Case Studies

Kedrick Wright – San Antonio ISD

More than just passing grades

Back in the private sector after a productive five years with the Houston Housing Authority and one of that city’s independent school districts, Kedrick Wright figured he’d be around for a while as a project manager for the local affiliate of the civil engineering firm of Lockwood, Andrews & Newman.

Career-wise, he’d have everything to gain. LAN is an industry leader with a diverse and nationwide clientele that afforded Wright opportunities aplenty to apply his skills as a designer and architect.

Kedrick Wright – San Antonio ISD

But in 2017 came an opportunity in the Texas Hill Country that seemed too good to pass up.

For the previous year, the San Antonio Independent School District had successfully stated its case for a $450 million bond issue to bring much-needed upgrades to 11 of its schools. Having participated in similar endeavors with other Texas school departments just a few years earlier, Wright seemed like the man to direct planning and construction.

He came aboard the following September and has since figured prominently as the San Antonio ISD has gone a long way toward modernizing seven high schools, four middle schools and two elementary schools.

Well-schooled in such projects

Wright’s always been one to relish a challenge, especially when a public good is part of the equation. He had already distinguished himself in several major school projects, one in the role of project manager when LAN was entrusted with the Sheldon, Texas, ISD’s $285 million bond program.

Not too many years earlier, as senior manager of facilities planning and design for the Houston ISD, Wright had overseen a team of facilities planners, program and project managers, and architects who helped replace or build over 40 schools across the city as part of a $2 billion capital improvement program.

Kedrick Wright – San Antonio ISD

Creds like that had to impress the San Antonio ISD whose enrollment of around 48,000 had been dropping the past few years by annual increments of around 2 percent, due to competition from charter schools. Though San Antonio was thriving on the economic front, the public schools had been neglected, the local media noting how the district was beset by aging structures and no new facilities having been built since the early 2000s.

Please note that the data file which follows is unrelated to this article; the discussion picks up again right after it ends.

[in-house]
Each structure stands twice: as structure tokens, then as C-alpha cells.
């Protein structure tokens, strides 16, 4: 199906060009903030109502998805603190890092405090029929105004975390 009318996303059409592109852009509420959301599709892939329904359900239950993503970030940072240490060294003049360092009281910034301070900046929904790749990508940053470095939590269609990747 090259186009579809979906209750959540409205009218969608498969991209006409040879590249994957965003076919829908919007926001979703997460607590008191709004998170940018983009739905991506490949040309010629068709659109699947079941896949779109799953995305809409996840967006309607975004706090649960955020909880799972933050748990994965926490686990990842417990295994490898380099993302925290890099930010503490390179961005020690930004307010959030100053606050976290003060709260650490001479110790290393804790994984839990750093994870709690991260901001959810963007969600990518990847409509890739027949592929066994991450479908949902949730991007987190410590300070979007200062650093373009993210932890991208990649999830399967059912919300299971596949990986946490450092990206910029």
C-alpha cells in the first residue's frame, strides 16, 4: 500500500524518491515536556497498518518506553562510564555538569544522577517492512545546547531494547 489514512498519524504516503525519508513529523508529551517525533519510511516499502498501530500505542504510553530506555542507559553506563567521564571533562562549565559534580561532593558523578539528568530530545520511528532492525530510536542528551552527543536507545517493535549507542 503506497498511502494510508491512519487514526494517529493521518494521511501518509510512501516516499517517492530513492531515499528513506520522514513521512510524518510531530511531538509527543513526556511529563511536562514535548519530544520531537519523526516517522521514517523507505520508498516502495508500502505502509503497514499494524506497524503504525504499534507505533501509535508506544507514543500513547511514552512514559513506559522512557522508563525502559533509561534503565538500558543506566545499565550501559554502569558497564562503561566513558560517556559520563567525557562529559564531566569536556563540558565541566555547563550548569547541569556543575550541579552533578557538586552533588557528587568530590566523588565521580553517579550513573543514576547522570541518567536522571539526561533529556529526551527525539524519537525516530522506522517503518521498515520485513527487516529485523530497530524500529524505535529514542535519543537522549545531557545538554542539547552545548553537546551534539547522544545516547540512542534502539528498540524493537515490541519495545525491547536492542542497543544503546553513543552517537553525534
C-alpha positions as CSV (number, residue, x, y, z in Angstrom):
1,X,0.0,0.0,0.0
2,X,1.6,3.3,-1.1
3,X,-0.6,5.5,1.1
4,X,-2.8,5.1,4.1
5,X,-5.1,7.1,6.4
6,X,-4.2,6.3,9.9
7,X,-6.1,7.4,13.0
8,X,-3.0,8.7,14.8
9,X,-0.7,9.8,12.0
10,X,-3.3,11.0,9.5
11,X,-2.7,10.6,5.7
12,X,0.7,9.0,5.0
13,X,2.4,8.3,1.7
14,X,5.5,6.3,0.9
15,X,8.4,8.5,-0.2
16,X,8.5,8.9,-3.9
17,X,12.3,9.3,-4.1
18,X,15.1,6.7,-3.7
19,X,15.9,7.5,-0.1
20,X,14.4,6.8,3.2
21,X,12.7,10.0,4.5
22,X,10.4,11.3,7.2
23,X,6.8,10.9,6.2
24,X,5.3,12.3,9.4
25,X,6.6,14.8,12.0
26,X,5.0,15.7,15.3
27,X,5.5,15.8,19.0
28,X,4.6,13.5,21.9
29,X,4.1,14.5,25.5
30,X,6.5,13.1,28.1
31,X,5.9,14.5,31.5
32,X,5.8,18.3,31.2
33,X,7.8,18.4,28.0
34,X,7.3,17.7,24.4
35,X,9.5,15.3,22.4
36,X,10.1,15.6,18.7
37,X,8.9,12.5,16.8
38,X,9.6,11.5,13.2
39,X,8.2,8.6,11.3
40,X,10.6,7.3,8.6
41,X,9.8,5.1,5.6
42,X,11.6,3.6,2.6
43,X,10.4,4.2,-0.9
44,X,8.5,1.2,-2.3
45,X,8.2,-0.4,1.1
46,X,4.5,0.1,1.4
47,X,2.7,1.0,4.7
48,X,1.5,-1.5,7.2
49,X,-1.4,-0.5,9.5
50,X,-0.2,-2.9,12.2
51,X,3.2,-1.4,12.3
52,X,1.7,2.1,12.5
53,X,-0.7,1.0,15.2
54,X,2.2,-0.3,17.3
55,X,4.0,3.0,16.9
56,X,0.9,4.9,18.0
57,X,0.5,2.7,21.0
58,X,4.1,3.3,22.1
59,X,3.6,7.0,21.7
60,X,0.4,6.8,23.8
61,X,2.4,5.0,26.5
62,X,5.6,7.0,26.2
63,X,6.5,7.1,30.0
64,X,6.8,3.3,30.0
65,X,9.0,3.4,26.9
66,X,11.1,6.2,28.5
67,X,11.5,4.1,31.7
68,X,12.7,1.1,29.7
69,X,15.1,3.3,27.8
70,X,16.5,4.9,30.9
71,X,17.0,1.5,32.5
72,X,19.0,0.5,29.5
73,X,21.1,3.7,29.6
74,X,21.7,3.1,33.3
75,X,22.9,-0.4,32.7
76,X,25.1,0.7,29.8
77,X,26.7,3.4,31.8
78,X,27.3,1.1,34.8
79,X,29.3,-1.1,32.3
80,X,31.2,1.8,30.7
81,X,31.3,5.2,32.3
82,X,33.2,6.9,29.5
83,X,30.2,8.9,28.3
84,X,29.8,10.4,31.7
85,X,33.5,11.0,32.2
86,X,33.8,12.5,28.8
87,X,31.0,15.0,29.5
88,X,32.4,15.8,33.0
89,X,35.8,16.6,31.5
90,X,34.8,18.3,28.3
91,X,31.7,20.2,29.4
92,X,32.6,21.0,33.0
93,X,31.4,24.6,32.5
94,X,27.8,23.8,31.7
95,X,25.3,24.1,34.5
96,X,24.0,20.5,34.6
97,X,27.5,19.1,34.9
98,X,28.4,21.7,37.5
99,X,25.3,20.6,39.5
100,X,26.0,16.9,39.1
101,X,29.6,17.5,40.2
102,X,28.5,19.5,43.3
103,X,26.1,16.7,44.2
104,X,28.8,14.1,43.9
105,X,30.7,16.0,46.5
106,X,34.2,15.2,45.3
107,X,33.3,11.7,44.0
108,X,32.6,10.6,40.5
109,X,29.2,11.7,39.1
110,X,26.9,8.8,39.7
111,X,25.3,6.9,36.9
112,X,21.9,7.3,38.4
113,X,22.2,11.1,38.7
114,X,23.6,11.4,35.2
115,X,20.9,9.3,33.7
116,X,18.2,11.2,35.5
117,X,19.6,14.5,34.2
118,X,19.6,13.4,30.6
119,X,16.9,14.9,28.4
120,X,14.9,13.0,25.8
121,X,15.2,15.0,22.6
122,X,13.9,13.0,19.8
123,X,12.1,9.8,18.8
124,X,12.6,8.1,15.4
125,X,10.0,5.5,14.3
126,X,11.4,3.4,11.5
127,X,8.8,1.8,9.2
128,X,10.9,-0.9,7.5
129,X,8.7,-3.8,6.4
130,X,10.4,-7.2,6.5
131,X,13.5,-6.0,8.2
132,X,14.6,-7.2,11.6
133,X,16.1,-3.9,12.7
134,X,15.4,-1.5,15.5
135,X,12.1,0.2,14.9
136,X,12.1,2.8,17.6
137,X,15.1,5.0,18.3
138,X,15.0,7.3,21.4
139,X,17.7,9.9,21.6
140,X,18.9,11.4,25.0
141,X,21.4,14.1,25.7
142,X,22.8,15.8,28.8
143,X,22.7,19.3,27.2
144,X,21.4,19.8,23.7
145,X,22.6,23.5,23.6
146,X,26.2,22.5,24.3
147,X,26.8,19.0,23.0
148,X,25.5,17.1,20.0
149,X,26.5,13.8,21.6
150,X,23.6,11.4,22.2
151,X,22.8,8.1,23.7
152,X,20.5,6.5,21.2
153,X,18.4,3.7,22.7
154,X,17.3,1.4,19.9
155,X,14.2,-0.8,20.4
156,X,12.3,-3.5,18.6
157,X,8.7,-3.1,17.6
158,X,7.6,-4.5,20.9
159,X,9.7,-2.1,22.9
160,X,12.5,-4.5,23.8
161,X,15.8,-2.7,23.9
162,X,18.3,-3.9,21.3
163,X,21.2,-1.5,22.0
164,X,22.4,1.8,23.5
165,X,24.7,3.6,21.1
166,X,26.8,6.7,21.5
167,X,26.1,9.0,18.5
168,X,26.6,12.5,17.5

For the most part Wright would concentrate on refreshing and retrofitting existing structures, public funds being limited for new construction. Progress could be fast-tracked, district officials reasoned, with Wright managing the bond and capital improvement programs, reporting daily to Chief Operations Officer Willie Burroughs, and—maybe as important as any another obligation—respecting local culture that had campuses decorated by Western-themed murals. Wright has seen to it that such décor has been either preserved or re-created in high resolution and put back.

He’s also been called upon to centralize more district operations, bringing under one roof the office of Superintendent Pedro Martinez as well as those for financing, purchasing and food services. Time was when the superintendent’s departments were scattered among 10 buildings.

Another bond anticipated

Though much progress has been made on Wright’s watch, more remains to be done, with the ISD planning another bond issue for 2020. Around 40 campuses still need upgrades, but with the 2016 project having been handled efficiently, the district feels it has earned the good faith of the primary stakeholders who are the residents.

And Wright looks forward to that opportunity, stressing that for a school district to effectuate the most needed change, it has to come from within. He can recall instances where something got lost in translation when an ISD entrusted too much management to an outside firm. Whether he’s been in the private or public sector, as long as Wright has been handling a school project, he’s sought input from teachers.

Kedrick Wright – San Antonio ISD

Which seems only natural, Wright’s mother having been one in Houston. Even while growing up, he’d hear her lamenting how bond projects didn’t solicit teacher input.

Of course, he’s in an ideal position to do just that. But Wright will tell you he’s always been client focused.

A Texas A&M environmental design undergrad, Wright would earn a master’s in architecture from the University of California in 2004 and commence with his professional life designing health care facilities on the West Coast. He’d work with several private firms before taking his skills to the Houston Housing Authority in late 2011. He’d stay until March 2013, then move on to Houston ISD where Wright would make a valuable contact in Burroughs, the general manager of construction services.

In 2013 Burroughs would move to the Dallas ISD while Wright would opt for LAN. Come April 2017 Burroughs would accept the post of COO of the San Antonio ISD. Wright, being aware of that district’s infrastructure needs, tried to sell his old friend on the need for LAN’s formidable services. Instead he sold his own expertise without that being the intent.

A couple of years later, there seems no buyer’s or seller’s remorse.



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